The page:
Those who grew up in the 1980s will remember who Knight Rider was. A fearless detective who wanted to make the world a better and safer place with KITT (Knight Industries Two Thousand), his robotic car. Well, back in those days it was all still science fiction. But now, almost four decades later, that much-loved star car of yesteryear seems to be becoming a consumer product that should be within reach within ten years.
Increasingly more software and electronics in cars
During the High Tech Next information day in Eindhoven (which is open to the public and free of charge), Clara Otero provided a glimpse into the near future of the modern car. She said the modern car will be equipped with increasingly more electronics and software. Otero is director of system innovation at the semiconductor manufacturer NXP, also based in Eindhoven. With a turnover of €8 billion euros, NXP is one of the world’s largest suppliers of electronics and software for built-in smart systems in cars. The more electronic systems that run on the cars, the more computer programs will be needed to make them all function properly, Otero added.
The car itself selects music for you
What could we gain from that? – Is the question. A lot, if you listen to Otero.
In the first place, the car will no longer serve as merely a means of transport that the passenger and driver use to get them from A to B. The car of the future will also be a kind of KITT from Knight Rider. Who knows what music you want to hear when you hop in to go to work in the morning. Who also knows where you want to stop off and buy a snack on your way home and will spontaneously direct you there. The car of the future knows how to drive as frugally as possible. This ensures that you will be able to use your battery over a longer period. Which means you will ultimately drive more sustainably as well. And it knows how you don’t need to waste any time. You should be able to work and relax in your car too.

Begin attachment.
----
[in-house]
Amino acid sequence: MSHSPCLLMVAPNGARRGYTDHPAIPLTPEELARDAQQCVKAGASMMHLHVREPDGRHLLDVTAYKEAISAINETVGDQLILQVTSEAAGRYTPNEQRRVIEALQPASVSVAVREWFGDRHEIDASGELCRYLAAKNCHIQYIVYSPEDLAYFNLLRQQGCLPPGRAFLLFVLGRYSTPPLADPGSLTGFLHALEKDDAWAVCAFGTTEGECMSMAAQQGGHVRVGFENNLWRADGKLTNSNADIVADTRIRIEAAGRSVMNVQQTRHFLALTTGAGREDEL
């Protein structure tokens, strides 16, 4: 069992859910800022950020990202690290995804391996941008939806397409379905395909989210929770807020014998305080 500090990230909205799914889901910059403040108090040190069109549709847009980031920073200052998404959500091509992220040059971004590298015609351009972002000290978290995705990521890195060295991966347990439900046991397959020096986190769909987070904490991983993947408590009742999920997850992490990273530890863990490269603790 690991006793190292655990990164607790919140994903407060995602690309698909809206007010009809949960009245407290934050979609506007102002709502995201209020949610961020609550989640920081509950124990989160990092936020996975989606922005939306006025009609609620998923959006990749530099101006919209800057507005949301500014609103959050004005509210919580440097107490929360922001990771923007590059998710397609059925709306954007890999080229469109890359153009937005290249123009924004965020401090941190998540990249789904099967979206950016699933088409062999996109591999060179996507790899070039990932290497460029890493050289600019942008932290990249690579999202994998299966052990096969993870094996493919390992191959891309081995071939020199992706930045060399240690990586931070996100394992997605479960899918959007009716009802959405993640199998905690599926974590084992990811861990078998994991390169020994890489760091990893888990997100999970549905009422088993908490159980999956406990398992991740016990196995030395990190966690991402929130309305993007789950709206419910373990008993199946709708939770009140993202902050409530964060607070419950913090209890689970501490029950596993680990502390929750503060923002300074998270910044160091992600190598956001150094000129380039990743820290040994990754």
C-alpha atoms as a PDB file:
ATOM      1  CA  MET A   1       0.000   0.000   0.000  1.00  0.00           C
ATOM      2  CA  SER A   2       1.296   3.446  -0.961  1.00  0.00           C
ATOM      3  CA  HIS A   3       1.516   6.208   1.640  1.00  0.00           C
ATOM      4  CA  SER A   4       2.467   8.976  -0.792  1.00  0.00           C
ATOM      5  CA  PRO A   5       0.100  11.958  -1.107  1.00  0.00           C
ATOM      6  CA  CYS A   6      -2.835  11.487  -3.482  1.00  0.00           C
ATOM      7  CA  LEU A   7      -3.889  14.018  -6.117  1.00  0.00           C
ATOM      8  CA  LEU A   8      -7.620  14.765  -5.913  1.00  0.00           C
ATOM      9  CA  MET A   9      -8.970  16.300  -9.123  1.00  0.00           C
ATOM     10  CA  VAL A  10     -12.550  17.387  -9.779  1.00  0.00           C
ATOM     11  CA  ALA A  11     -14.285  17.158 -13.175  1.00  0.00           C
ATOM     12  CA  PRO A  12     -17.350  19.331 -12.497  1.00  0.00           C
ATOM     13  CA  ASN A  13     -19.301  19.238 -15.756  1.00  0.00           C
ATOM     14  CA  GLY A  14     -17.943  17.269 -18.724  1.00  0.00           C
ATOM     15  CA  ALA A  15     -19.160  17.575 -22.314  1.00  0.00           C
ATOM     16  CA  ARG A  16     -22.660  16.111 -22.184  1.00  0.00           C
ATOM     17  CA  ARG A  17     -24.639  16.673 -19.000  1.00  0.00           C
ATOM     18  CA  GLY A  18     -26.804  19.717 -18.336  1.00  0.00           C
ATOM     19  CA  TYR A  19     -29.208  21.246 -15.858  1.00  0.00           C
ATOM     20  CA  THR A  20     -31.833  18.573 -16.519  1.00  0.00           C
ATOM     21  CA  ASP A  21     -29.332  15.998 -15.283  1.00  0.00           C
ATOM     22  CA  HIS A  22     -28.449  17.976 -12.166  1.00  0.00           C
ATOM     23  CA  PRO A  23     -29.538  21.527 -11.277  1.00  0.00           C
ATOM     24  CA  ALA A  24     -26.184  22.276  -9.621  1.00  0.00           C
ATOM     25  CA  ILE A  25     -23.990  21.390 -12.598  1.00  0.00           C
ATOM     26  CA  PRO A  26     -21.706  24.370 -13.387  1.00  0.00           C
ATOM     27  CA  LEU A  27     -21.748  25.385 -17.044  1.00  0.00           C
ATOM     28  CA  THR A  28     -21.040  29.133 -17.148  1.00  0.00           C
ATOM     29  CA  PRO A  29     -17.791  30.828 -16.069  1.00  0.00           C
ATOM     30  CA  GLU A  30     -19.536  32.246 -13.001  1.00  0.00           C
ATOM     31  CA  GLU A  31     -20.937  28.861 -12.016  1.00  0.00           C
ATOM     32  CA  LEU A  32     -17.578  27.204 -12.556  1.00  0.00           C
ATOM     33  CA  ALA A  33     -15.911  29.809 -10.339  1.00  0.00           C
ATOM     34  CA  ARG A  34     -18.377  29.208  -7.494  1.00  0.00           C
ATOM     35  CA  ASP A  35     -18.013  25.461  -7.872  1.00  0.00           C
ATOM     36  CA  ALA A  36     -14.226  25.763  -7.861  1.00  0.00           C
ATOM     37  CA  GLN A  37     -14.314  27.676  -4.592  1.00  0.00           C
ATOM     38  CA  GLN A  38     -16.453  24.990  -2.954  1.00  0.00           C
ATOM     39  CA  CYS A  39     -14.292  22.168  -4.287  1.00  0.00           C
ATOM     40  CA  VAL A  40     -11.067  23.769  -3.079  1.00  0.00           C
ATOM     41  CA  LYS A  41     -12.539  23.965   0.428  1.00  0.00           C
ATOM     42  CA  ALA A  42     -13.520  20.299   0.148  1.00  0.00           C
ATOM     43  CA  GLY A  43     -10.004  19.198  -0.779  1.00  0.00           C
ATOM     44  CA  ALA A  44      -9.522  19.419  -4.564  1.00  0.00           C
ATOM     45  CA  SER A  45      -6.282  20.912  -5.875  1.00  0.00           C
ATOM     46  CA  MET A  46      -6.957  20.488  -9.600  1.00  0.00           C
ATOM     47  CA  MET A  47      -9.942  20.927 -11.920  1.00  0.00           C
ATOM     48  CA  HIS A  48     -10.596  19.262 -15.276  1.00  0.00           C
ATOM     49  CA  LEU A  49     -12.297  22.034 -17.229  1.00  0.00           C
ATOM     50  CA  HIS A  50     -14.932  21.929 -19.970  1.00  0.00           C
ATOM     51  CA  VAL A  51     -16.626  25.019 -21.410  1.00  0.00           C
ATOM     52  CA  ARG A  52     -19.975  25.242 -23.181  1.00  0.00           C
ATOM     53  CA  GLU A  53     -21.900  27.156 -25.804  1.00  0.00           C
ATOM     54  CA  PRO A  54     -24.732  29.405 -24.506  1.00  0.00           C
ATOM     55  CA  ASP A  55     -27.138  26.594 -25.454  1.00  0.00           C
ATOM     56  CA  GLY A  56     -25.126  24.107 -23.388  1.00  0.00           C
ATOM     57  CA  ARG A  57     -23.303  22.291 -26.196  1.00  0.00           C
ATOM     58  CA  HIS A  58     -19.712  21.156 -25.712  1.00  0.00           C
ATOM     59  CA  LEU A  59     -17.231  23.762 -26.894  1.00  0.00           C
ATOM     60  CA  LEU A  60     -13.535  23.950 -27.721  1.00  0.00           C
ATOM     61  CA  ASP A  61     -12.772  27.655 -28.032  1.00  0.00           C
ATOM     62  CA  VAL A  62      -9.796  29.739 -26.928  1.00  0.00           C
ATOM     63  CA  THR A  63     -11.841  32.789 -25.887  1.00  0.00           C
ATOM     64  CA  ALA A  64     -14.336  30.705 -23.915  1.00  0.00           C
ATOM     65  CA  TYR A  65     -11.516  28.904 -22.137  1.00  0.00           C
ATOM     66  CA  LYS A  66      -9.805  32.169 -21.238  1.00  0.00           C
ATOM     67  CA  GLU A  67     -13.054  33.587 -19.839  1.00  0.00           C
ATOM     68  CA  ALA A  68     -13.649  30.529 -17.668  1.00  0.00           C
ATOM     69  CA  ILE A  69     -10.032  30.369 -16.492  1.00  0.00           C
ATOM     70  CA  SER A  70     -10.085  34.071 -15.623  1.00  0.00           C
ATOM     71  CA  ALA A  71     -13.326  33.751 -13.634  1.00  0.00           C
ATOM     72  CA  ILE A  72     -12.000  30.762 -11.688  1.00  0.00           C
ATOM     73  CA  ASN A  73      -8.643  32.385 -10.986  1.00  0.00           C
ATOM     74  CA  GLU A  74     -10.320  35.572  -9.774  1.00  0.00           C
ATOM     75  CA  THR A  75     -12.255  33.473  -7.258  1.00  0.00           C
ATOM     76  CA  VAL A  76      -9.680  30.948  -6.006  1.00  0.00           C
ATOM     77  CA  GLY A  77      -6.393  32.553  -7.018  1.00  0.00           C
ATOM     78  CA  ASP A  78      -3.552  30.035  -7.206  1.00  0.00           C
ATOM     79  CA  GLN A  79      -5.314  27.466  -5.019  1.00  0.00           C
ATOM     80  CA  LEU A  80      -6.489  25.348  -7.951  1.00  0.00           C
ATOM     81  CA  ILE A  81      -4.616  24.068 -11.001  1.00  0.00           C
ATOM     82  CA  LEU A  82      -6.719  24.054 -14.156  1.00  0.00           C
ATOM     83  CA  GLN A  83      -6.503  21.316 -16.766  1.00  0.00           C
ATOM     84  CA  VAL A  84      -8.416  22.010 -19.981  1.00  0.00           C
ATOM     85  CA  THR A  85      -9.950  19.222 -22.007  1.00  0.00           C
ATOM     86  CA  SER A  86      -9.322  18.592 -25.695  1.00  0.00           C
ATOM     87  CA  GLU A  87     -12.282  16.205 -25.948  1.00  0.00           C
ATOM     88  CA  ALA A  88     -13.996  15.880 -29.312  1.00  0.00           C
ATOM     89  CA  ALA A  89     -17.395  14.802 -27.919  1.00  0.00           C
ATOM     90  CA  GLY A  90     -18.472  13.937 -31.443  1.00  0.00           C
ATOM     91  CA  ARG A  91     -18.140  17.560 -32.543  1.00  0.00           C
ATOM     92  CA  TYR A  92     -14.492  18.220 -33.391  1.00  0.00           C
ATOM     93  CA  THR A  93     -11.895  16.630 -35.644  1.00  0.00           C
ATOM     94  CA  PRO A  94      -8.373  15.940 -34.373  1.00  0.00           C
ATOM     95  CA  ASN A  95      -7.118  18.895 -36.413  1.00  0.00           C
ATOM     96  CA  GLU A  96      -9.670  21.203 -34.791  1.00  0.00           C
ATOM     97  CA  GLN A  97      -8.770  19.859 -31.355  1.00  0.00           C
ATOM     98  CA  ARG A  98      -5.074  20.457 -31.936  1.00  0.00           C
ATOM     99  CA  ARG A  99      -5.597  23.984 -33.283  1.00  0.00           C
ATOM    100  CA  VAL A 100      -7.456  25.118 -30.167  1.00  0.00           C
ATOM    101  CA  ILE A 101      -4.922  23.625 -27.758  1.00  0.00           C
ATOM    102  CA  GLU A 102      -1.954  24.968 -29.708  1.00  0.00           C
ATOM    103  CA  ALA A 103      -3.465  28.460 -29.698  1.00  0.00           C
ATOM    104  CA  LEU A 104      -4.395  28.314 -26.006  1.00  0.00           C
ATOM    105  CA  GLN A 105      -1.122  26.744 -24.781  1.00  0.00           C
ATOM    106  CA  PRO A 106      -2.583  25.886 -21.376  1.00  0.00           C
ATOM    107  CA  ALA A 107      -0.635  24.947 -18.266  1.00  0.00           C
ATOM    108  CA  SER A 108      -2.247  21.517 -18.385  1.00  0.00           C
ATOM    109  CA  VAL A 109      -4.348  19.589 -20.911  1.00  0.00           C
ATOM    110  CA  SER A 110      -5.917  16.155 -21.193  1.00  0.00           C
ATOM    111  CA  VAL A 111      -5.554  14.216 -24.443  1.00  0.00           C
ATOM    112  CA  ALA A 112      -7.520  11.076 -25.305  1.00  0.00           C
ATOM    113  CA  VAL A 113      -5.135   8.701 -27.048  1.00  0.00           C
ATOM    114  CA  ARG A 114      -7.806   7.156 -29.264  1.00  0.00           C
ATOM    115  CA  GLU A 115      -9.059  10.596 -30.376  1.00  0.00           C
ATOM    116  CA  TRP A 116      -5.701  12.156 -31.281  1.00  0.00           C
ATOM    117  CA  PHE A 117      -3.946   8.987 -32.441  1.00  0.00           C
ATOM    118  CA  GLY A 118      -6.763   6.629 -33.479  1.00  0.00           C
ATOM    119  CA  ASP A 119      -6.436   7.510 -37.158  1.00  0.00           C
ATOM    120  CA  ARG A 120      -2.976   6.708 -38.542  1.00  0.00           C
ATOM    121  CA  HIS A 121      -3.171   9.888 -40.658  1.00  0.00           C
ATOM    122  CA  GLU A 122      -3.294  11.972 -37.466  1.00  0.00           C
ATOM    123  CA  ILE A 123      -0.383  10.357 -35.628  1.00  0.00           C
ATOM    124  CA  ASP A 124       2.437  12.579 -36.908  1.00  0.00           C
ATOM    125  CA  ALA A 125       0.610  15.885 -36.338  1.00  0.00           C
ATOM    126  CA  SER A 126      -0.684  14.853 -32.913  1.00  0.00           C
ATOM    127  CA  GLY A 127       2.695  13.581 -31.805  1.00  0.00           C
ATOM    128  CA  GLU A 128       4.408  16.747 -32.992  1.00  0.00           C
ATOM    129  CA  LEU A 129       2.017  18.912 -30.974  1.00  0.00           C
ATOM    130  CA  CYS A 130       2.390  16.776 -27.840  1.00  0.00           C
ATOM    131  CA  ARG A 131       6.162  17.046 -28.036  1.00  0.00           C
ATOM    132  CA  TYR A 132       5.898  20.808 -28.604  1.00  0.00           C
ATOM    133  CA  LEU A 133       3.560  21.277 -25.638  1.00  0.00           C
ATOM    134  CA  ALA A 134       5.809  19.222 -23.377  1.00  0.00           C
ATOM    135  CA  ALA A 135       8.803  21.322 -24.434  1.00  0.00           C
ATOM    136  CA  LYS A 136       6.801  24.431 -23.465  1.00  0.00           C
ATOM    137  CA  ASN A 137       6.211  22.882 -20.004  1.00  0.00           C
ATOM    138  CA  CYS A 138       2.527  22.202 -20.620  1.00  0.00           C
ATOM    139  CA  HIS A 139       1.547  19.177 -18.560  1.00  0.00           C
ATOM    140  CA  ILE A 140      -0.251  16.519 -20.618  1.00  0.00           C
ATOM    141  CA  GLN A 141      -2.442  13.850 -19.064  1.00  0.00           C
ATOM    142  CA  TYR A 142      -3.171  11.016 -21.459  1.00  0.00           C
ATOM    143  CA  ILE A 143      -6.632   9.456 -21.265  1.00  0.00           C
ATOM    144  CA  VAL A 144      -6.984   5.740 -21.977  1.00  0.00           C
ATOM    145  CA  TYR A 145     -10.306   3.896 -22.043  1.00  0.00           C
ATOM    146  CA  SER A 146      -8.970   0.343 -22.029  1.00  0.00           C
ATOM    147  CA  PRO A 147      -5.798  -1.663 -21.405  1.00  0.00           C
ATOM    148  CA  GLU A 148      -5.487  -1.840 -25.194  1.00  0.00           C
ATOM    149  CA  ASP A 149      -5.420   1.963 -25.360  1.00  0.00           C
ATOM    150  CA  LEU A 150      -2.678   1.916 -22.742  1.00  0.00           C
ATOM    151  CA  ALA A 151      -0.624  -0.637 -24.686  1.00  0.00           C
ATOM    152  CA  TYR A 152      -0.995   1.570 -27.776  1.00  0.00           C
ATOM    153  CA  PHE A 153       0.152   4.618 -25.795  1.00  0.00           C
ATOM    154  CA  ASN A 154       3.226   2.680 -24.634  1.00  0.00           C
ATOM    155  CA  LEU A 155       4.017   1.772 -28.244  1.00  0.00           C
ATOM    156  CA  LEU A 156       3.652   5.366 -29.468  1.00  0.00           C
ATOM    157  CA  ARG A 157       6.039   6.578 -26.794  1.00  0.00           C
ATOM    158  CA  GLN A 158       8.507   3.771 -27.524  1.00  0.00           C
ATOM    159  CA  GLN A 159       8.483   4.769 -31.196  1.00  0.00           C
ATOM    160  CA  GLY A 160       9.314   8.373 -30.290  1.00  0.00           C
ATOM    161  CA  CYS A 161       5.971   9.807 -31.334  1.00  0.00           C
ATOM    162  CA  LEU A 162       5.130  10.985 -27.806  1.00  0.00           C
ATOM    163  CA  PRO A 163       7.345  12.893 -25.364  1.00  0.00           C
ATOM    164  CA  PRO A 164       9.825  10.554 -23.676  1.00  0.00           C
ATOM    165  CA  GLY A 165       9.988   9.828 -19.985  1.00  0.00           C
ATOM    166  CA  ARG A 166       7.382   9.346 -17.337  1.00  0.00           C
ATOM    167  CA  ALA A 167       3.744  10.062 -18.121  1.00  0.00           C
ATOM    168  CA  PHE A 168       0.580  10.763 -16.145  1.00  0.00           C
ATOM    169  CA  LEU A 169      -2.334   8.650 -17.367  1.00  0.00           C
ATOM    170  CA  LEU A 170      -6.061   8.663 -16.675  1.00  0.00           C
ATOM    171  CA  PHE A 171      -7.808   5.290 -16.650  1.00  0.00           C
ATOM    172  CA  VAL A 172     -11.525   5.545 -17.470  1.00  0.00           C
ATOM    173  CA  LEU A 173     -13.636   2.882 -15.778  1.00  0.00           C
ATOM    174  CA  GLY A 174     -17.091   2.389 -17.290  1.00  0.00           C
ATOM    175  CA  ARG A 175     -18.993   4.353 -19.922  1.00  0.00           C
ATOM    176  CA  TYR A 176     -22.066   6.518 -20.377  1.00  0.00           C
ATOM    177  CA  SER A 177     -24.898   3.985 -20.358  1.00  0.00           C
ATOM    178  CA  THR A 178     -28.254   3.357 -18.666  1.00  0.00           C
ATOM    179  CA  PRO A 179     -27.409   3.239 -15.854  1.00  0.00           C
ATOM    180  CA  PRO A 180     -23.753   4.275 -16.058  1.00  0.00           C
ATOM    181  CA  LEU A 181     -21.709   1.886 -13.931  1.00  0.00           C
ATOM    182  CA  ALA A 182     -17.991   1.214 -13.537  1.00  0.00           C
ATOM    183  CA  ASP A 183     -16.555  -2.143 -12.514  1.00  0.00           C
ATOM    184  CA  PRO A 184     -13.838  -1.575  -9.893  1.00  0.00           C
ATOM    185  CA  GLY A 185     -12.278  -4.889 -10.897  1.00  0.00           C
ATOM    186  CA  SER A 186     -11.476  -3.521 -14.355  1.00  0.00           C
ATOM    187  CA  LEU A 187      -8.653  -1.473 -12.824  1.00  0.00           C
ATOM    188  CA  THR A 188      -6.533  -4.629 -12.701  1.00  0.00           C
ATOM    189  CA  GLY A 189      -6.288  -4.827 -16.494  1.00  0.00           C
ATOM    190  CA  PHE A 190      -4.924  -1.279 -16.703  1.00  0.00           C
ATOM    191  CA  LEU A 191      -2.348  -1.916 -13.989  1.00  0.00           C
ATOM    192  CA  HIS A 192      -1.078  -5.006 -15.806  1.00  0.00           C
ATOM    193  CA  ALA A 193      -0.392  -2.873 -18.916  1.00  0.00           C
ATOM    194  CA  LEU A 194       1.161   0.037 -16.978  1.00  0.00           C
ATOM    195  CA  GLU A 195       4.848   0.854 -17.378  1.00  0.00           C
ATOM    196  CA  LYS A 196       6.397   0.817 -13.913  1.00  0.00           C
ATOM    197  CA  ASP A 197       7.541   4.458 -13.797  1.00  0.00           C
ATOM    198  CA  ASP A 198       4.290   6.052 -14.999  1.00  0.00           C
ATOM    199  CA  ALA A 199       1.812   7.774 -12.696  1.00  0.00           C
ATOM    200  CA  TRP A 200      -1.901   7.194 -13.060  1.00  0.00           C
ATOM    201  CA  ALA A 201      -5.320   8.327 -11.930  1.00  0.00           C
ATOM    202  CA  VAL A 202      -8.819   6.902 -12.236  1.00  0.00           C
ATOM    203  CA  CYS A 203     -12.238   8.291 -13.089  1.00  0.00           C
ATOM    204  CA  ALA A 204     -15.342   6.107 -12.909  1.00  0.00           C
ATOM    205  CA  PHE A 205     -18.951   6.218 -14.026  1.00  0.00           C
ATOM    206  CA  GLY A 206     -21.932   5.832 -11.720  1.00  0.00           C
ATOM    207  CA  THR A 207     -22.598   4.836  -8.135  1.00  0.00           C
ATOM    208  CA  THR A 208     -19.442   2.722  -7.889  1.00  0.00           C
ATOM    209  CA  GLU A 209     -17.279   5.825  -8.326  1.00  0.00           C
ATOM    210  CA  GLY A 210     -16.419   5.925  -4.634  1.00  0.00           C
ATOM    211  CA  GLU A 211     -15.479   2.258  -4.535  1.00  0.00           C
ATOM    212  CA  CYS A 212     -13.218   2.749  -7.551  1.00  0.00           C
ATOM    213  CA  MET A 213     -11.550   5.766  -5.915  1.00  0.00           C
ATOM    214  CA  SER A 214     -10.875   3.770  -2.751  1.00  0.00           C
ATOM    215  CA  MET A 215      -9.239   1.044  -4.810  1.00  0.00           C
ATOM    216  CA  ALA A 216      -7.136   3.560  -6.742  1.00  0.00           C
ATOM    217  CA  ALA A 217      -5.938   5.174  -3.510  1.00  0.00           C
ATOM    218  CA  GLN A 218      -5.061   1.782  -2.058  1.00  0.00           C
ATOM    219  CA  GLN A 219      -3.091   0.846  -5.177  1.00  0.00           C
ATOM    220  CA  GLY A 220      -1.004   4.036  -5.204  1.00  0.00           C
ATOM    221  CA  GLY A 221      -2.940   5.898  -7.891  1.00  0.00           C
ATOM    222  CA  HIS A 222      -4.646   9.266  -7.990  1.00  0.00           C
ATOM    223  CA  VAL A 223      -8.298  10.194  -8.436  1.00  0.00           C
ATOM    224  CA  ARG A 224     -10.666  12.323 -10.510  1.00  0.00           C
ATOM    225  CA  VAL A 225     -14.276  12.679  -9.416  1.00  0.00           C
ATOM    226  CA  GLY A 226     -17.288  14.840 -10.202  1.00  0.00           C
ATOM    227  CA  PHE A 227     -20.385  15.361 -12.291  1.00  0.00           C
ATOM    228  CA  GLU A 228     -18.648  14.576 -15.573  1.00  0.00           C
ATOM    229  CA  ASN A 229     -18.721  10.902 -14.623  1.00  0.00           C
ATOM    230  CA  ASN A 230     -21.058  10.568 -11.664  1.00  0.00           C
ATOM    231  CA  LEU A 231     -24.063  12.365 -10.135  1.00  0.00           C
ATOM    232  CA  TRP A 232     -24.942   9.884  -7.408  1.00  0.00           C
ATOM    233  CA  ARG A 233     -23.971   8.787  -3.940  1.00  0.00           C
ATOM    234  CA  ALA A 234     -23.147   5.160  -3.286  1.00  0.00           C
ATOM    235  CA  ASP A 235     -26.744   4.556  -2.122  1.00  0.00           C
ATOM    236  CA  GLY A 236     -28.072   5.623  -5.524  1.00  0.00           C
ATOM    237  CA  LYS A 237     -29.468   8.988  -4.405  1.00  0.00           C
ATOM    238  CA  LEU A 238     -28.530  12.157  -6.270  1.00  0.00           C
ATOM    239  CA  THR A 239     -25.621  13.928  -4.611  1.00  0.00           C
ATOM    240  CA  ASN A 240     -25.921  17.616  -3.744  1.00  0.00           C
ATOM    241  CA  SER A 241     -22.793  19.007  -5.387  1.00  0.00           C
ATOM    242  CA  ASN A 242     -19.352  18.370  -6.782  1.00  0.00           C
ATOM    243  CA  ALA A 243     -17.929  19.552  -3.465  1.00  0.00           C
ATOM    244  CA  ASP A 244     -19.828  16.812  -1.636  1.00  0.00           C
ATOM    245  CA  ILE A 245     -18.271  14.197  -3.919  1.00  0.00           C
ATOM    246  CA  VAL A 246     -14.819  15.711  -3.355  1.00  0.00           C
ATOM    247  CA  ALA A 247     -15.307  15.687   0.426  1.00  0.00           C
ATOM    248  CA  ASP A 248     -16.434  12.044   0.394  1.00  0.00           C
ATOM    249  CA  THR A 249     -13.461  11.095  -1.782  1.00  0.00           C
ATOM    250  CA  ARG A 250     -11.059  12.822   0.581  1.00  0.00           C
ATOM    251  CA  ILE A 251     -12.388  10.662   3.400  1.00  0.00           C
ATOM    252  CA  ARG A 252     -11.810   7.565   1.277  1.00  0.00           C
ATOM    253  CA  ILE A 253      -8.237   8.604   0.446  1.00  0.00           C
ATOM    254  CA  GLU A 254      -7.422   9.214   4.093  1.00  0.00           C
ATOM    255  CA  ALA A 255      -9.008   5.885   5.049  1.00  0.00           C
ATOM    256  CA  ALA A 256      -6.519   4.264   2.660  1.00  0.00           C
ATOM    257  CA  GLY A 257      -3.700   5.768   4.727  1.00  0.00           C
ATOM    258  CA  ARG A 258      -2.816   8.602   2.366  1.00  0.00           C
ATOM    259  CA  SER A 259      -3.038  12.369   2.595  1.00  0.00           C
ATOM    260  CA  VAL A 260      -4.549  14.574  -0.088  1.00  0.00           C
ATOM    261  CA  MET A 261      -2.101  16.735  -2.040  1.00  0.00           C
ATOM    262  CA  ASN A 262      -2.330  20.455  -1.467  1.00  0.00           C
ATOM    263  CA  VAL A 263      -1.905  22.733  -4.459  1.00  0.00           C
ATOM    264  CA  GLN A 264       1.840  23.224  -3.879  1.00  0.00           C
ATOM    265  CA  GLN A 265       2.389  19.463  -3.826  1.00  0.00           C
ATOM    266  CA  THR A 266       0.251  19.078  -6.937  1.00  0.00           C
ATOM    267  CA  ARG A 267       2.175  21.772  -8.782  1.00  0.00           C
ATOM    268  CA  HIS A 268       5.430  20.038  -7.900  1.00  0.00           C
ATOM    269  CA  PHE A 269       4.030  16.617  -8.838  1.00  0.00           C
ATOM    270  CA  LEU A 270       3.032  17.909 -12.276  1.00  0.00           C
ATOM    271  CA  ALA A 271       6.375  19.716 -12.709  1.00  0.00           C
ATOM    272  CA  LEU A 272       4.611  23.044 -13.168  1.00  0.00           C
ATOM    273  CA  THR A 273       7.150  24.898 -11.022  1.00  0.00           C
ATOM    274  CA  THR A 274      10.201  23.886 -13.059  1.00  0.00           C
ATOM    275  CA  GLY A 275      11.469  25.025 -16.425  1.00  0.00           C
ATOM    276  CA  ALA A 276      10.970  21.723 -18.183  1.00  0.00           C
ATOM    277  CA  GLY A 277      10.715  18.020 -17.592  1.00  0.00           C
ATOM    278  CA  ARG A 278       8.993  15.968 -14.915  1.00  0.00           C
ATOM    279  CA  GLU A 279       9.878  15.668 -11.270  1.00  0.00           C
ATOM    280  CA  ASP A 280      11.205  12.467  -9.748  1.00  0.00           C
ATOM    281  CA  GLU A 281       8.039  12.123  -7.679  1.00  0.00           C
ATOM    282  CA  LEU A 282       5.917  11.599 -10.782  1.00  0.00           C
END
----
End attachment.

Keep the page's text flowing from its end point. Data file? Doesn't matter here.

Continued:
As far as Otero is concerned, the modern car will be a lot more comfortable with the NXP systems than a Golf from the 90’s for instance. Just to give you an idea of the contrast. One of the cars that is most commonly seen on the highway nowadays, according to the Dutch ANWB’s break-down service.
Camera, radar and lidar see more than you do
Moreover, the car of the future should also become a lot safer than the current one. How? By installing cameras, lidar and radar. When used together, they are able to perceive the surrounding situations so precisely that they will be able to formulate appropriate, automated decisions in all traffic situations. This is all done with the help of software and is designed to avoid accidents. As Otero stated, the use of lidar, cameras and radar makes it much easier to identify traffic situations that you simply can’t see from the driver’s seat. These instruments combined are better equipped in certain situations than humans are when it comes to observing their surroundings.
As a result of the ever-increasing use of sensors in cars, the driver learns more about a traffic situation that they find themselves. More so than what is possible with today’s cars. Suppose that a traffic jam occurs on a road as a result of an accident. Let’s say at a distance of e.g., a few kilometers from driver A. This could then be detected via the sensors on driver B’s car which is stationed close to the accident. Then communicated to driver A’s car. That’s referred to as ‘Enhanced sensing‘. The only prerequisite is that A and B both have sensors on their cars. And that their systems are able to communicate properly with each other.
Red traffic light
In the future, cars will be connected to a digital traffic network. Consequently, they will know in advance when a traffic light will turn red or green. Suppose a motorist approaches, and the car receives a signal that the traffic light will turn red within two seconds. Then, instead of accelerating hard, they could start braking because they know they won’t cross the line in time. It can also work the other way around, Otero said. As soon as the driver knows that the traffic light will soon turn green, they could start slowing down and continue driving at that speed once the traffic light turns green. That way the car saves on fuel.
A problem that can’t be safeguarded against is that a system (which relies heavily on data sent to and from cars via a wireless network) could also be hacked. The goal is to prevent this from happening, as is stated on the slides that Otero presented. But cases where a hacker manages to break into a system and shut it down can never be completely ruled out. That was something that Otero was compelled to admit in response to a listener’s question.
Our Knight Rider from the 1980s didn’t have that problem whatsoever. Super-detective Knight was the only one in the world who had a robotized car. His world was not equipped for that and other cars couldn’t communicate with his smart racing car. In that respect, KITT the robotic car is still very much science fiction.
Become a member!
On Innovation Origins you can read the latest news about the world of innovation every day. We want to keep it that way, but we can't do it alone! Are you enjoying our articles and would you like to support independent journalism? Become a member and read our stories guaranteed ad-free.